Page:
Oki is an interesting little instrument in that it’s basically a wavetable synth and specializes in digital sounds and odd noises. I had Reaktor for a good two years before I started wrapping my head around this synthesizer, but now I can make it do what I want, more or less, and I have quite a few of my own presets that I use as starting points. Along with the matrix sequencer in Numerology, I had a modulation sequencer running Oki’s wavetable position knob all over the place. So I recorded about three minutes worth of playing the matrix “live.” This works really well for me with TonePad and other iPhone apps that I have, and it game me something useful here as well. I posted the five sequences I recorded. These are all recorded using the method described but with adjustments in the first five waves of the wavetable. About 1:15 into the song titled “Oki seq5” you can here the beginning of the loop that I ended up using in the final piece.

Once I had the main clip down I was able to add in some drums made out of bits of sampled electronic toys and various other bloopy beepy oddness, mostly cut and manipulated from these bits of recorded Oki.

When you watch the movie, you’ll hear a weird reversed-and-speeded-up bit as the puzzle is being taken apart. This is the main melody just reversed and, yeah, speeded up to about 180 bpm from 130 bpm. The kick drum and snare come from Audio Damage’s new Tattoo (not a good use of a terrific drum machine but still…), adding some frenetic banging. Then a few snare hits as I reposition the box, and a final little beep — originally an accident of the song looping back to the beginning at the end, but I liked it so I added it into the sequence.

I’m hoping to soon get something useful out of the modular. This weekend I’m planning a few hours with it so we’ll see what happens. Thanks for listening.

tattoo you

I’m a fan of the effect plug-ins that Audio Damage puts out. I own several of them and they are among the few that I have that are both utility plugs as well as just fun to work with. I also really like drum machines. So this morning started out just right.
Last night they posted their anxiously-awaited drum machine called Tattoo. So I spent this morning making beats over coffee. I’ll add some more and probably have more to say about Tattoo later. Here’s the first thing. It’s five separate patterns recorded into Ableton Live, with some delay, EQ, and compression tacked on in pieces.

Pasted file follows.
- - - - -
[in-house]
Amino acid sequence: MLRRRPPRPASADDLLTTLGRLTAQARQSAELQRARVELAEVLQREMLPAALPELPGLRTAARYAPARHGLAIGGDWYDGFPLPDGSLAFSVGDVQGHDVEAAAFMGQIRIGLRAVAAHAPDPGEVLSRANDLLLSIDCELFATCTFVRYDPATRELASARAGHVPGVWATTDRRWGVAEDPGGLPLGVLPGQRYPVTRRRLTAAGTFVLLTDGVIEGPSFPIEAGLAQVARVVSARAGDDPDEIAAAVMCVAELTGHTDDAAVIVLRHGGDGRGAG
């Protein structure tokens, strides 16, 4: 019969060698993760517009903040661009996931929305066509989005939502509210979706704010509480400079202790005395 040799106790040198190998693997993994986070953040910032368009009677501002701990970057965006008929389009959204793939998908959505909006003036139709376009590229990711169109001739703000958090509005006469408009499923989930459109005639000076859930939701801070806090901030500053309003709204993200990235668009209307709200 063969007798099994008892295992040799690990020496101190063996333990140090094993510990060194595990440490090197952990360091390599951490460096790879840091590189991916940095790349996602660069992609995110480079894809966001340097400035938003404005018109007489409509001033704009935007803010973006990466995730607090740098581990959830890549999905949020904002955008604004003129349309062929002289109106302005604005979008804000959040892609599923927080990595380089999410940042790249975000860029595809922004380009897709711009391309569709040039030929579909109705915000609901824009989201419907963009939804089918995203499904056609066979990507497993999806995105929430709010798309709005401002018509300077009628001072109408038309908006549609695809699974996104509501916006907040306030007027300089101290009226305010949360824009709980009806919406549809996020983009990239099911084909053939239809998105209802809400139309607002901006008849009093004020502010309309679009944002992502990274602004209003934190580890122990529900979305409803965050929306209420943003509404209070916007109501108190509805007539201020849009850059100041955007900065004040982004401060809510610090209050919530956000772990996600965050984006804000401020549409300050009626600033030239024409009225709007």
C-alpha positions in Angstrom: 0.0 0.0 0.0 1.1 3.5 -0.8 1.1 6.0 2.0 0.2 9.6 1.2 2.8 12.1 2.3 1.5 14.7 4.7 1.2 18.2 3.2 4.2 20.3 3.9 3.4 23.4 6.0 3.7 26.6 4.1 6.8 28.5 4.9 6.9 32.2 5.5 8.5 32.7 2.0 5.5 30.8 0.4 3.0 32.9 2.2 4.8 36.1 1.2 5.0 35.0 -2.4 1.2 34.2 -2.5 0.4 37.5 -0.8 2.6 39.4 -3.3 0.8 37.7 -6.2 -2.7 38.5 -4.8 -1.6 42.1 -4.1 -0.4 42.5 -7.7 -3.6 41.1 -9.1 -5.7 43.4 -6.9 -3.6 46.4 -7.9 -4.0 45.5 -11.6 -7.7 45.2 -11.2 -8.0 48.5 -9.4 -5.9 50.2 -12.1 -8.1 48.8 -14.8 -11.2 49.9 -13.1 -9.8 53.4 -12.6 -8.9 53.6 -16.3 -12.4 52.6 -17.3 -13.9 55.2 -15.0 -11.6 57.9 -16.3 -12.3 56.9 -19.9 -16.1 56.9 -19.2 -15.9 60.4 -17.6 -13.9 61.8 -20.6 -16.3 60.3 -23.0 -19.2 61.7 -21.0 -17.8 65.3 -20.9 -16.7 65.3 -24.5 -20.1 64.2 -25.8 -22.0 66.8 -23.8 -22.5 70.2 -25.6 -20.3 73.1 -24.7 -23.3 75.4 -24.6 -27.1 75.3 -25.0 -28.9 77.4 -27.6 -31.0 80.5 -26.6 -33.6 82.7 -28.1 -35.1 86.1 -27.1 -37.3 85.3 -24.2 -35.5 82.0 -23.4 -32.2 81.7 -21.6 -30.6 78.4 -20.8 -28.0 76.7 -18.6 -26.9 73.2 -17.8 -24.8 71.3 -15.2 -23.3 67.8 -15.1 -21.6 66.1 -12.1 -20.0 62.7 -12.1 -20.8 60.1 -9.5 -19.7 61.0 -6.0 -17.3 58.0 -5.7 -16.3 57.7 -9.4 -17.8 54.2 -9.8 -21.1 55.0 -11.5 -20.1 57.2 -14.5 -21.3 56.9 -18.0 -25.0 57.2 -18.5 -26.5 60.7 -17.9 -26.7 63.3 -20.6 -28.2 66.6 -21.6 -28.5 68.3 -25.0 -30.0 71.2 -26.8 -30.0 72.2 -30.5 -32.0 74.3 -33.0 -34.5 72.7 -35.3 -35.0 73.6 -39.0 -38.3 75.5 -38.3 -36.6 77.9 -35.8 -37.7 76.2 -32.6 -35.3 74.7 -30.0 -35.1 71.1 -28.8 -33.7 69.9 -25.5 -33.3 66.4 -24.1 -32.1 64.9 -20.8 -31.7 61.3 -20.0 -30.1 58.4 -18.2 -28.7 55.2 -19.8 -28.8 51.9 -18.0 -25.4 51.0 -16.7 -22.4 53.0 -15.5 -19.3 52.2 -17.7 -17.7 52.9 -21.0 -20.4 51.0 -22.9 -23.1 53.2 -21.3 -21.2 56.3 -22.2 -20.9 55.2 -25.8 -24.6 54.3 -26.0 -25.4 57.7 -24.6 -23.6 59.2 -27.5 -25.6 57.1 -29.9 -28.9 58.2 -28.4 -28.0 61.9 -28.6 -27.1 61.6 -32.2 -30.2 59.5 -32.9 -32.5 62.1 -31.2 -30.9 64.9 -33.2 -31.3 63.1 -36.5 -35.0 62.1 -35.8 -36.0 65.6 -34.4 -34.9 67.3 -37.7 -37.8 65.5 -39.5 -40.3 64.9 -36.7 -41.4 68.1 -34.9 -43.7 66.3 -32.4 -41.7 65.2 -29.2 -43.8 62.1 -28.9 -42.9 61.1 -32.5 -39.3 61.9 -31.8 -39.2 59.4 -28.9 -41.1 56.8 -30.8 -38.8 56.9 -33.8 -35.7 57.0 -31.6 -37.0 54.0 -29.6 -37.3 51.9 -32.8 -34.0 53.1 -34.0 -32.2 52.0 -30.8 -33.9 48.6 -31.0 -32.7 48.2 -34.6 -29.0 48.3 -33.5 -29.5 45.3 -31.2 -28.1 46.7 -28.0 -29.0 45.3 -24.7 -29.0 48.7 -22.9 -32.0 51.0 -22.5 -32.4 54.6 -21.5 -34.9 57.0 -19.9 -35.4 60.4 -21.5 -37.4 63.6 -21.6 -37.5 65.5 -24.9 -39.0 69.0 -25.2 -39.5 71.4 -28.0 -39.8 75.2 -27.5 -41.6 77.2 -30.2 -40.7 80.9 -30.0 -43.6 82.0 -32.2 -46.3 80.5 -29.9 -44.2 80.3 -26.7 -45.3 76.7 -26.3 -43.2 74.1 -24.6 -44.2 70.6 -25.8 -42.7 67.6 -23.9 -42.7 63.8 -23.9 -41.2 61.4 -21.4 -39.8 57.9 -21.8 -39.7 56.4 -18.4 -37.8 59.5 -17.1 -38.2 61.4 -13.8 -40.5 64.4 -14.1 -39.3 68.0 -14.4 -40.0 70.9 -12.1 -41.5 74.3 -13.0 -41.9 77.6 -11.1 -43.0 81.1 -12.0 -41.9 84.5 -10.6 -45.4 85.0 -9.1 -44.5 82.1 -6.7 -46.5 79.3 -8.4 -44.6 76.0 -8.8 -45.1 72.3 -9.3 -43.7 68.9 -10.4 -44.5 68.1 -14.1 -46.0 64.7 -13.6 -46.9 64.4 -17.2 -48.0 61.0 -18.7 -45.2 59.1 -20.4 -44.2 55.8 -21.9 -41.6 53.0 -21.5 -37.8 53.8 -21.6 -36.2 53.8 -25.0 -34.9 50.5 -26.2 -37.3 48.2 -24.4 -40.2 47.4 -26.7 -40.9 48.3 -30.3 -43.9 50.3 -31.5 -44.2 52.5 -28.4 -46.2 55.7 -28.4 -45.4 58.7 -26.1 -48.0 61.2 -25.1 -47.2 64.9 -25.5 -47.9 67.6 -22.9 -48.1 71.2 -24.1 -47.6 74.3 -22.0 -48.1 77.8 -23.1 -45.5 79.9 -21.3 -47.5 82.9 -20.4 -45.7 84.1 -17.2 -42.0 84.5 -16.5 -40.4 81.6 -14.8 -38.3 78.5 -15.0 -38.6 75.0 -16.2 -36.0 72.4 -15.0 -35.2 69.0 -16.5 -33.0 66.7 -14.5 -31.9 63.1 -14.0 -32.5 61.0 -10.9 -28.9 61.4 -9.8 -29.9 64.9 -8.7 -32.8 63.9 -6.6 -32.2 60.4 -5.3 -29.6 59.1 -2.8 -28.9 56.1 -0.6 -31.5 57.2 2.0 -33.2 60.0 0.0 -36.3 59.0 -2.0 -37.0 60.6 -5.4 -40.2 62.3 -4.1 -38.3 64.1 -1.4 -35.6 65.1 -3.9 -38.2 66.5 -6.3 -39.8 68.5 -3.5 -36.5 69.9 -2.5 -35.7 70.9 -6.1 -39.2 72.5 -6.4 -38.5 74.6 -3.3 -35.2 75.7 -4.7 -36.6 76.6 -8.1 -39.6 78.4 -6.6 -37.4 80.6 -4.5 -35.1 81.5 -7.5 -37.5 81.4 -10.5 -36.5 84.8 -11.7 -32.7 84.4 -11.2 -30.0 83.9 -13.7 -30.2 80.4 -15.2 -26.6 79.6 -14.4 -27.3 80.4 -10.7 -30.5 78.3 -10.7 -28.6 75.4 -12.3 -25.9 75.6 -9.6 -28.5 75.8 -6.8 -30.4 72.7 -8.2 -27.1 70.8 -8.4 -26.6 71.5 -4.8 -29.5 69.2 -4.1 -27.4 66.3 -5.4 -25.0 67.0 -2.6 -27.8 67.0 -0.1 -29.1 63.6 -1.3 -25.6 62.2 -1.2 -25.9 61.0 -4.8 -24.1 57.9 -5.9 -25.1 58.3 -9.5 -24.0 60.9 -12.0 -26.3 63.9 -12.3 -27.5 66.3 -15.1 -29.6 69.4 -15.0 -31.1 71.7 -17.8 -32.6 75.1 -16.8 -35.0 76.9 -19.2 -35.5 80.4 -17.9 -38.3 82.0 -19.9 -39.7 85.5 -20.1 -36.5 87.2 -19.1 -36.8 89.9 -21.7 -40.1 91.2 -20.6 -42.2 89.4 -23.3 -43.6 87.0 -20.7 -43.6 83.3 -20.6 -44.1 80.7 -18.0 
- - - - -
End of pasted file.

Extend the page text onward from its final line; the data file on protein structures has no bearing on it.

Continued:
say hello to my little friend

Several months ago, I sort of stumbled upon the concept of modular synthesizers. It was kind of a backdoor thing. I got interested in step sequencers first through Numerology and some tools in Reaktor. From this I began searching for videos of sequencers in action, and often they were running modulars in various iterations. This led me back to Reason for a while, string CV cables around for the first time, really, and realizing a lot of what I’ve been missing in that app. The Matrix sequencer suddenly became a lot more fun.
Having immediate access to the various controls and switches and knobs seemed pretty great and made my Alesis Micron suddenly less interesting. I imagined working with these actual controls to be far more creative than staring at the virtual versions afforded to me with the software I have. I recognize that tools like Reaktor and even Reason allow me to do things that there is no way I could do with actual hardware, no matter how complex, but watching and listening to these clips and grasping how they work, I learned more about how the software worked as well. Entire parts of Reaktor and even smaller tools like Jasuto for my iPhone suddenly seemed accessible.
So, a week or two ago, I went poking around eBay and landed myself a little modular synth. This is the baby version of the Doepfer A-100 system. It only includes ten modules — just the basics for making sounds and affecting them in limited ways. It’s not even remotely as flexible or powerful as even the more basic synthesizer plug-ins that I use regularly. But it’s a nice little fenced-in area for me to work and learn. Modulars are a very deep hole and it would be very easy for me to fall in it and have no idea why X is making that sound and Y is affecting it. Also, these things aren’t cheap.